Indoor Gardening

Thrid Week

GREENHOUSE AND CONSERVATORY. Ventilation is requisite in mild weather, as stagnant air is always unfavourable, especially to the plants blooming in the conservatory. Water sparingly, and damp the house as moderately as possible, as water settling on the flowers will soon destroy them. When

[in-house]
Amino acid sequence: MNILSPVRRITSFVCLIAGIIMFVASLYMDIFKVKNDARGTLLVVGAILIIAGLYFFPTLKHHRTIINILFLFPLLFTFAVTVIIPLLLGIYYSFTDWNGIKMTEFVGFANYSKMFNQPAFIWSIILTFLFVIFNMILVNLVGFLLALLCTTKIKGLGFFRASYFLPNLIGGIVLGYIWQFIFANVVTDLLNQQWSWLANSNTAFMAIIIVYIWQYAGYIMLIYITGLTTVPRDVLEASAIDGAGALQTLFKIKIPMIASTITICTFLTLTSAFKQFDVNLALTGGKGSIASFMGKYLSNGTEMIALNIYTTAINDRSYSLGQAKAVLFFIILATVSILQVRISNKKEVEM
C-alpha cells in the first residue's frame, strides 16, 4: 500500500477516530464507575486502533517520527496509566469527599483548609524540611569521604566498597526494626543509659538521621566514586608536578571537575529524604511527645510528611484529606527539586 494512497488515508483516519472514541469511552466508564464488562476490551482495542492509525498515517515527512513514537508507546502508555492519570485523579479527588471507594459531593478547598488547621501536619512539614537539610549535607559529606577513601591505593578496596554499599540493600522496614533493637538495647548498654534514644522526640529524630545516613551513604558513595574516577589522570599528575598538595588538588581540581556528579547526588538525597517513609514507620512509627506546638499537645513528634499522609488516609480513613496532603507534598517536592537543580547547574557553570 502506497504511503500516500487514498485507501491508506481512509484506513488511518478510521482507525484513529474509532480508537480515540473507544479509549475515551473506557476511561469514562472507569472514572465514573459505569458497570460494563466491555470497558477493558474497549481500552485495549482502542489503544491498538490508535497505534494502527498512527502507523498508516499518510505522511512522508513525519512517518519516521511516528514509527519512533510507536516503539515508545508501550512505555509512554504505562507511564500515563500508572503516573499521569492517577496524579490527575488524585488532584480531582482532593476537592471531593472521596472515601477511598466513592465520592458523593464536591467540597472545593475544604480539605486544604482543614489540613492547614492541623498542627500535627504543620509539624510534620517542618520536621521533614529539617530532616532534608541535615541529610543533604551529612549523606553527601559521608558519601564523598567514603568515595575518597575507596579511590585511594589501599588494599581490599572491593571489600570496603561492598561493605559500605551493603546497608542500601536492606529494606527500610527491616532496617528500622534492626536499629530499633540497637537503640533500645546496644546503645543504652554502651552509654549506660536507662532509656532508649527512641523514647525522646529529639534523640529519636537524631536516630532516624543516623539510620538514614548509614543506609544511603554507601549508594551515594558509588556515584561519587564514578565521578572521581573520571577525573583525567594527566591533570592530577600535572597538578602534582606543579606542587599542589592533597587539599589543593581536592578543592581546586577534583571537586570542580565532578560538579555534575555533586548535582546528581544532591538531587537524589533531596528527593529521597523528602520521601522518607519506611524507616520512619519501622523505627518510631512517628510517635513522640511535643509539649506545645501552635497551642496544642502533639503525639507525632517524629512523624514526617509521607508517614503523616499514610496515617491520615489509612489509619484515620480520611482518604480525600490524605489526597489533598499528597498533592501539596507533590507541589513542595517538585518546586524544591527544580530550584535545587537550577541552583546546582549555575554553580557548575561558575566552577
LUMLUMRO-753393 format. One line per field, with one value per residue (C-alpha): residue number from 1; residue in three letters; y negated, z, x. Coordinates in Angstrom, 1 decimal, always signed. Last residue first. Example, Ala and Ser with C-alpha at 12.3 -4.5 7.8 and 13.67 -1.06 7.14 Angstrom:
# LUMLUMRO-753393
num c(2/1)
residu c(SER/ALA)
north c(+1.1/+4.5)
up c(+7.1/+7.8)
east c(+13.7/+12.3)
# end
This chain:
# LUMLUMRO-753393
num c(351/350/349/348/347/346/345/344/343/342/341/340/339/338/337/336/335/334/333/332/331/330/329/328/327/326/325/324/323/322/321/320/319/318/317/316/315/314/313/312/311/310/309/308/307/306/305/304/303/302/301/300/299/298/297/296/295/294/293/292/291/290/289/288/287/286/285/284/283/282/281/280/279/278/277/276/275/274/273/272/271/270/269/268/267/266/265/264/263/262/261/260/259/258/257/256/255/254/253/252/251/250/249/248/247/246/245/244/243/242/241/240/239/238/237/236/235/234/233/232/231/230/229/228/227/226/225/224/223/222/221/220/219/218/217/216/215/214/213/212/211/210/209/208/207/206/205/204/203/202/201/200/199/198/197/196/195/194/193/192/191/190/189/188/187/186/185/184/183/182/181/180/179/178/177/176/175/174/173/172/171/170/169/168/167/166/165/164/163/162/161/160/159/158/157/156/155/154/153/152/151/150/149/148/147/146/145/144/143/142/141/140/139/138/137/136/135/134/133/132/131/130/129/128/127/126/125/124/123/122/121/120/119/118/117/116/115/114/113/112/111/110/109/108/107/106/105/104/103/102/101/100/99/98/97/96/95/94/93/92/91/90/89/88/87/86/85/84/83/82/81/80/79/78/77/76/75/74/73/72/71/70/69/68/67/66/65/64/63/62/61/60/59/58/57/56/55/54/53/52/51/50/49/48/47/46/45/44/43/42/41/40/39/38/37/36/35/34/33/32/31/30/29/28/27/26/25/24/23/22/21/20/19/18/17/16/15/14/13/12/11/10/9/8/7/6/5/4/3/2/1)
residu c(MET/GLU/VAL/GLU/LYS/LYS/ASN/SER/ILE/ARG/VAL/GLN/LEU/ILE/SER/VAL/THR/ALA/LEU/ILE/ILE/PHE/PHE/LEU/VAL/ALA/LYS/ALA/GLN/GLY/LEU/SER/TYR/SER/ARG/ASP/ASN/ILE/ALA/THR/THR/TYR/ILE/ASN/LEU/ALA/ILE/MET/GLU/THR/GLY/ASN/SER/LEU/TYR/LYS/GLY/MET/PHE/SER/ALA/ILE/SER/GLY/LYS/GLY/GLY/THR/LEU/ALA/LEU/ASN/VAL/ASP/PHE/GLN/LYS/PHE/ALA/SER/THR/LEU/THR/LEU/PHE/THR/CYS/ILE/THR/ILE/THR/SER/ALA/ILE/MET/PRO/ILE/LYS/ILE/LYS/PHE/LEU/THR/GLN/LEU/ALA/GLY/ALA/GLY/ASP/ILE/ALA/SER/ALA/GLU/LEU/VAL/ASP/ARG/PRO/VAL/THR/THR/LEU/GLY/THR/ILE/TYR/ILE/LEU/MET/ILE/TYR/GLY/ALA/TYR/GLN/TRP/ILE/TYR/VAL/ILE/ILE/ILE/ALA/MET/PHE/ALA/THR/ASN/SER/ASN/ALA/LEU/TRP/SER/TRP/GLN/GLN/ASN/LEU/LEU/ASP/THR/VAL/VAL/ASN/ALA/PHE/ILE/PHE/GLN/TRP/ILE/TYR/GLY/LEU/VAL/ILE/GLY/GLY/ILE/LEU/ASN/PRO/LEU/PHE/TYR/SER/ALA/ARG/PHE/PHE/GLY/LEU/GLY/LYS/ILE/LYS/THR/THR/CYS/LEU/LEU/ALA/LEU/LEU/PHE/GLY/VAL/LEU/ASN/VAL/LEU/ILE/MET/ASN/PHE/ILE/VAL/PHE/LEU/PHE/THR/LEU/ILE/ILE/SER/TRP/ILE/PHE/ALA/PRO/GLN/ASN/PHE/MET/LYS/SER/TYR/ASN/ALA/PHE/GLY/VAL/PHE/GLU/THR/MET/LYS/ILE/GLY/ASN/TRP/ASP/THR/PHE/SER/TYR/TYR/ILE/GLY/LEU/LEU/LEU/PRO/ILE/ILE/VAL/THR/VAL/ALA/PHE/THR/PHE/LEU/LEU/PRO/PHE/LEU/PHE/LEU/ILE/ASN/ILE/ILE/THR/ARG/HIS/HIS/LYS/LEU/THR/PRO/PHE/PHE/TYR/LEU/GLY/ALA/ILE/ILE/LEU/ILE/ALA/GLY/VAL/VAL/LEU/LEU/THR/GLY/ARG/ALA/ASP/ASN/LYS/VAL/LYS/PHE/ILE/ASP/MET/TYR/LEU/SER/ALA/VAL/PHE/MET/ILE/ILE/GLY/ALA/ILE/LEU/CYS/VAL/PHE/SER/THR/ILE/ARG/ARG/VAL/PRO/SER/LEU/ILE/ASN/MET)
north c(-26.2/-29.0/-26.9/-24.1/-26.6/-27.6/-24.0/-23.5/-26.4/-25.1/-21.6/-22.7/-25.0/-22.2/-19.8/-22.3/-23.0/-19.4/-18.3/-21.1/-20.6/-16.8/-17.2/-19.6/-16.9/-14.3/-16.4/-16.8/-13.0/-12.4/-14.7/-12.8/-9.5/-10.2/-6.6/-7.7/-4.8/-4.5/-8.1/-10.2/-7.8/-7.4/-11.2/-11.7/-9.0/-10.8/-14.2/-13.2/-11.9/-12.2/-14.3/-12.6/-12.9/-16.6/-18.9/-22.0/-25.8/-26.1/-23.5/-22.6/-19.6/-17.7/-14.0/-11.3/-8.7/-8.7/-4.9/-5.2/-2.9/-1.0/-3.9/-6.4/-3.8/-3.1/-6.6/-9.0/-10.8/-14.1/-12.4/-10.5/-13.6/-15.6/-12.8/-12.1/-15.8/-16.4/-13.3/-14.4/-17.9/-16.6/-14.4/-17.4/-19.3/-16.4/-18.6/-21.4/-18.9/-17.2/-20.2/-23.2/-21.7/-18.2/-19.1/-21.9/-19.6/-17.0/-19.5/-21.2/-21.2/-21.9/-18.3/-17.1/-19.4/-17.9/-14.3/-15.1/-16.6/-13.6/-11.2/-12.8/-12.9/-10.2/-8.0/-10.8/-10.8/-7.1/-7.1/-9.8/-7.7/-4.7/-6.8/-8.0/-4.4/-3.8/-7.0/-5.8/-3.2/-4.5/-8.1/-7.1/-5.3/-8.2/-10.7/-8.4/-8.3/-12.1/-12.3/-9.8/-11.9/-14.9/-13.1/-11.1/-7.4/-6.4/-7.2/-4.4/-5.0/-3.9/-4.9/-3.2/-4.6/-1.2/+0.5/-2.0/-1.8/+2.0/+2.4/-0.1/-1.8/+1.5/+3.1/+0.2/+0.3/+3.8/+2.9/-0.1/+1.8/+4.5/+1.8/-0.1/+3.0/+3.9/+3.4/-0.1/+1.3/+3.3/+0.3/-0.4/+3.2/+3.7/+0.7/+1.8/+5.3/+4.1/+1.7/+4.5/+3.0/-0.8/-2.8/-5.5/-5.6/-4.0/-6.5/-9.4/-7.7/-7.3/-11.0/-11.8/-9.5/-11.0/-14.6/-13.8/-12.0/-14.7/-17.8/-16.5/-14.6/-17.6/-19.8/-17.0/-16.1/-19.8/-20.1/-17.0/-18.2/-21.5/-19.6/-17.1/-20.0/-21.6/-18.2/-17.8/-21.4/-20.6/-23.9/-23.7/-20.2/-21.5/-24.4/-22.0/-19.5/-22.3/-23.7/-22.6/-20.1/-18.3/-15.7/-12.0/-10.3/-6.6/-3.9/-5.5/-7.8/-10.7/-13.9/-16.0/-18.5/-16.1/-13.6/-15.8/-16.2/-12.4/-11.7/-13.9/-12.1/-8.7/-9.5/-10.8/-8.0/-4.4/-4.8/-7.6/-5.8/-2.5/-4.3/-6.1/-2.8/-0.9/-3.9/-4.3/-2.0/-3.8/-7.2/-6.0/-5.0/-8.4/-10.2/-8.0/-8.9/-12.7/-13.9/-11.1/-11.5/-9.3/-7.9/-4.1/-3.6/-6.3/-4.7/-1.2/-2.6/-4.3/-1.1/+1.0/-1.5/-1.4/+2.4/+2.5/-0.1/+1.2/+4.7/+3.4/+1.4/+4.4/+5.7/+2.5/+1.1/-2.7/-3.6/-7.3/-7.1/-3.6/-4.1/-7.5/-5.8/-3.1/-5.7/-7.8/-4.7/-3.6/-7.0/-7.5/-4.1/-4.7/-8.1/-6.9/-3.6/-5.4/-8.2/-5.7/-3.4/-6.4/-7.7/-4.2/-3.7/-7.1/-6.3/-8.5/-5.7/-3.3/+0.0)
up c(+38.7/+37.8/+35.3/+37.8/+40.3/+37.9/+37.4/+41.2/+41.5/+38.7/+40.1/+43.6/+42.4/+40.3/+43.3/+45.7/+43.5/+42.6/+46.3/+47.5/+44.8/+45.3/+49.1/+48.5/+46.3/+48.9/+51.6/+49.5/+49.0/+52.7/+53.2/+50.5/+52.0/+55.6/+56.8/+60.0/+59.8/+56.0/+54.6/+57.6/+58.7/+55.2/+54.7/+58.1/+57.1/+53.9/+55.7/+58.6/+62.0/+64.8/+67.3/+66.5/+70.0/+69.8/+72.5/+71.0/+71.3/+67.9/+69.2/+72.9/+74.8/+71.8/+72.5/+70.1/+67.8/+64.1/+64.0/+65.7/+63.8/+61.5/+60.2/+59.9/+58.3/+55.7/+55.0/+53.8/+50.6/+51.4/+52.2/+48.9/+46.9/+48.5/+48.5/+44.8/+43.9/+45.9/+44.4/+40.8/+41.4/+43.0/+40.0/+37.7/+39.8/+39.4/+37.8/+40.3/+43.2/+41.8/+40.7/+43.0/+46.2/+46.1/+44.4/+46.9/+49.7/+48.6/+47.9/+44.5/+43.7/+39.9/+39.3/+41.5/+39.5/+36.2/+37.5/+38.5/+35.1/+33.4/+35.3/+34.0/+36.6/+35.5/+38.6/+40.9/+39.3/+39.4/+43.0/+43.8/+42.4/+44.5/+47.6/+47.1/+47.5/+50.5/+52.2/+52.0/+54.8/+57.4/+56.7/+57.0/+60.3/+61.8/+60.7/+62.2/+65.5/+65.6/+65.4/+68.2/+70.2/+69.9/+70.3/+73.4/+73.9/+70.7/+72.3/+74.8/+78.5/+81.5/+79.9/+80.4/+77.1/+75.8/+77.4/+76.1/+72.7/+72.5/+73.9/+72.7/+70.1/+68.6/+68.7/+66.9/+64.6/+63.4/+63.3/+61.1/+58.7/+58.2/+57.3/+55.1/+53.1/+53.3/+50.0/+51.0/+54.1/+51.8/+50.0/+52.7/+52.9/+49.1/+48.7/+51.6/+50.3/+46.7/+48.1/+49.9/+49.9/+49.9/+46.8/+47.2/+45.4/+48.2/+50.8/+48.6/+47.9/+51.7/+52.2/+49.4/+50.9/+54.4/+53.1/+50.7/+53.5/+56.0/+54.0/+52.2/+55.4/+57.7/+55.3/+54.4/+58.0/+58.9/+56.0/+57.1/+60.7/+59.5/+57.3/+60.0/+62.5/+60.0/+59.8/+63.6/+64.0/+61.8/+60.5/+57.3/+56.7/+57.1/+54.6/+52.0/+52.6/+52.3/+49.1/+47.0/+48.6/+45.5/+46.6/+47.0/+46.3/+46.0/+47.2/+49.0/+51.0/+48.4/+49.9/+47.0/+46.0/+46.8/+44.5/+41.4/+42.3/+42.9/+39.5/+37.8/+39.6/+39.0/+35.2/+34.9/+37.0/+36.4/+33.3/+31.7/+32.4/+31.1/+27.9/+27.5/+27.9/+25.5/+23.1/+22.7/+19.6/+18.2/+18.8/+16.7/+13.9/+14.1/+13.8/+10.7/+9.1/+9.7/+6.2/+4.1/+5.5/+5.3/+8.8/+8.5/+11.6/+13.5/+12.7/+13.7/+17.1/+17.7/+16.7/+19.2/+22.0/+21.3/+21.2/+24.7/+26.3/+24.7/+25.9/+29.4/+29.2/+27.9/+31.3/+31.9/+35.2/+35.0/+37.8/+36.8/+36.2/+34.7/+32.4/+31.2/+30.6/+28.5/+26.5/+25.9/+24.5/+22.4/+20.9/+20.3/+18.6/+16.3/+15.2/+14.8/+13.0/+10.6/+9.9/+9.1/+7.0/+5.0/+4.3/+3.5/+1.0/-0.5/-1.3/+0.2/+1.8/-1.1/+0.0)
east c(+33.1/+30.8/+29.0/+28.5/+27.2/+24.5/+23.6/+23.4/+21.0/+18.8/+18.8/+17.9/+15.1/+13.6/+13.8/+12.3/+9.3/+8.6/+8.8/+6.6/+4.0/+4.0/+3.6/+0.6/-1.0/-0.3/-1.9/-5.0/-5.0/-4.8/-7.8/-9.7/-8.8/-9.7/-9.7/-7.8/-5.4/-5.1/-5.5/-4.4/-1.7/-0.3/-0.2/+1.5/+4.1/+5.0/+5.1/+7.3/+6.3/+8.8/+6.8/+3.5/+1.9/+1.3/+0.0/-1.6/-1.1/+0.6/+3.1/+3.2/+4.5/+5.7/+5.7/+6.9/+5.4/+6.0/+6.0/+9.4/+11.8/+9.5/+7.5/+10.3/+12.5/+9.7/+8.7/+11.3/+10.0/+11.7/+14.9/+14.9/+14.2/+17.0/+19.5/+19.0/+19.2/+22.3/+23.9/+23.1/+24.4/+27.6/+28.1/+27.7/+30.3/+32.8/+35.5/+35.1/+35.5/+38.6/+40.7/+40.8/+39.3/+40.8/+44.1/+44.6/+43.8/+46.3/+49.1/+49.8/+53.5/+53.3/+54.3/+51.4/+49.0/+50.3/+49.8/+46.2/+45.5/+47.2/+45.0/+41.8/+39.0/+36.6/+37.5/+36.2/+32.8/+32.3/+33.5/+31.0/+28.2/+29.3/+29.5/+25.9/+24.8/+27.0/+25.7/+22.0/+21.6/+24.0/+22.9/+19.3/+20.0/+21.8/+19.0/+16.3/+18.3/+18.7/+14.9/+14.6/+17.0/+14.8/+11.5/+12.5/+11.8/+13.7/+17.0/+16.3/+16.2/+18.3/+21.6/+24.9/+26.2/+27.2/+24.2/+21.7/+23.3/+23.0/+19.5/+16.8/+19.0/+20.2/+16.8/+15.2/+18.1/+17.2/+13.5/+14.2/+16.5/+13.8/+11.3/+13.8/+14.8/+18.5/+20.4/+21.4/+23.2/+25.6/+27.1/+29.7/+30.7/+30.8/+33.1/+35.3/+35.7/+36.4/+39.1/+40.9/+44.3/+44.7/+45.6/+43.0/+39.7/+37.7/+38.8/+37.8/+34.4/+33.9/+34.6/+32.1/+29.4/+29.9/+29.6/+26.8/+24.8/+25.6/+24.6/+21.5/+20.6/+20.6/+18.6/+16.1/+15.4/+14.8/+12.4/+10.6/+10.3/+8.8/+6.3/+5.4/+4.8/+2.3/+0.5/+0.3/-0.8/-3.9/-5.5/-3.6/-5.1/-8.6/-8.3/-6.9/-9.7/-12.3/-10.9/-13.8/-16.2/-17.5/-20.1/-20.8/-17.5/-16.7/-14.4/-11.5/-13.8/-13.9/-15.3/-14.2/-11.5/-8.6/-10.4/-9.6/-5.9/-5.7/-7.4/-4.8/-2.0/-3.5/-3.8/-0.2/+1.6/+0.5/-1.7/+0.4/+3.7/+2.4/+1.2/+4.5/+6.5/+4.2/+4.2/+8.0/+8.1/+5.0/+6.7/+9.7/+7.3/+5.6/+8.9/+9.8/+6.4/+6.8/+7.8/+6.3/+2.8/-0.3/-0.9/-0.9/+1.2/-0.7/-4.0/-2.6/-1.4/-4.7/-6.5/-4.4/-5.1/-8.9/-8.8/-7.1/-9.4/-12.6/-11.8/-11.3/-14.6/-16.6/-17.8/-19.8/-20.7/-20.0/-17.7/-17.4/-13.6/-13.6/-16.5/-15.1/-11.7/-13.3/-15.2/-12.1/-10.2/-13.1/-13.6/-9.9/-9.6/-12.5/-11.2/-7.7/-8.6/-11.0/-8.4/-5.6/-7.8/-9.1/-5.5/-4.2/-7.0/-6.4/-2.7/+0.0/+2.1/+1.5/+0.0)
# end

the plants, bulbs, or shrubs in the forcing-pit have developed their blossoms, let them be removed to the conservatory, where they can be preserved much longer in perfection. The plants to be looked over every morning, and every dead or decaying leaf and flower to be removed. Heaths.--Fire heat should only be given when mats or other such coverings are not sufficient to exclude frost, as nothing so much injures the constitution of the Cape Heaths as a close, damp atmosphere. Air should be allowed to circulate freely amongst them at all opportunities. Pelargoniums.--The plants intended for specimens should be finally shifted. Air to be admitted at all favourable opportunities, and a slight increase of temperature given. To be kept near the glass, and free from green fly. If they have made no winter growth they will now be the better prepared to progress in a robust, healthy state. STOVE AND ORCHID-HOUSE. Amaryllis.--Attend to the shifting of them as soon as they show signs of growth. Let them be placed in the stove, and give a little water, increasing it gradually as the leaves unfold. Orchids.--If other departments of gardening are likely to occupy more time than can be very well spared as spring operations accumulate very fast, it is advisable to proceed with the potting of Orchids from this time forward, beginning with those that are showing signs of growth. Peat cut into from one to two-inch cubes, fresh sphagnum to be soaked in boiling water, to destroy insects, and charcoal lumps, with an abundance of crocks, are the materials to be used. Any plants that had become very dry should be immersed in tepid water for an hour the day previous to shifting. The climate of the countries and the localities from whence the species come are the best guides to their successful cultivation; as the treatment required for Oncidium Carthaginense would kill O. bifolium, and Cattleya Forbesii will thrive where C. Skinneri will die, and in like manner with many others. FORCING-HOUSES. Capsicum.--Sow seeds of the large sort in pans or pots, to be placed in heat. When the seedlings are an inch or two high pot them singly into small pots, and replace them in heat; to be afterwards shifted when necessary until the end of May, when they may be planted out on a south border. Cherries.--Plenty of air, atmospheric moisture, and a very moderate temperature, are the requisites for them. If the buds are beginning to swell, 45 deg. will be enough to maintain by fire heat, lowering the temperature down to 40 deg. at night, with a moist atmosphere. Cucumbers.--The plants in bearing to get a top dressing of fresh, rich soil. Keep a sharp look out for the destruction of insects. When the plants in the seed-bed have made one rough leaf pinch off the leading shoot above it, so as to cause the plants to throw out two shoots from the axil of the leaves. Cuttings put in and struck in the seed-bed will come into bearing quicker than seedling plants. Peaches.--If the weather is very dull and unfavourable for giving air where the trees are in bloom, it is advisable to shake the trellis towards noon for dispersing the pollen. Pines.--Proceed with the routine as advised in last Calendar. Strawberries.--Keep them close to the glass, and remember that they are impatient of heat: let 45 deg. be about the maximum, with a very free circulation of air. If they are plunged in a pit or dung-bed, let the bottom heat be about 70 deg. maximum, with an atmospheric warmth of 55 deg. to 60 deg.. In such a situation they will want scarcely any water until they begin to throw up their blossom-spikes. Tomatoes.--Sow seed of the large. To be treated as advised for Capsicums. Vines.--To be looked over carefully, and as soon as they are sufficiently forward to distinguish the embryo fruit all useless shoots to be removed--that is, all that do not show fruit, and are not required for wood next season. It may also be necessary to take off some of the shoots that show fruit where they are very thick. If two shoots grow from one joint one of them should be removed.

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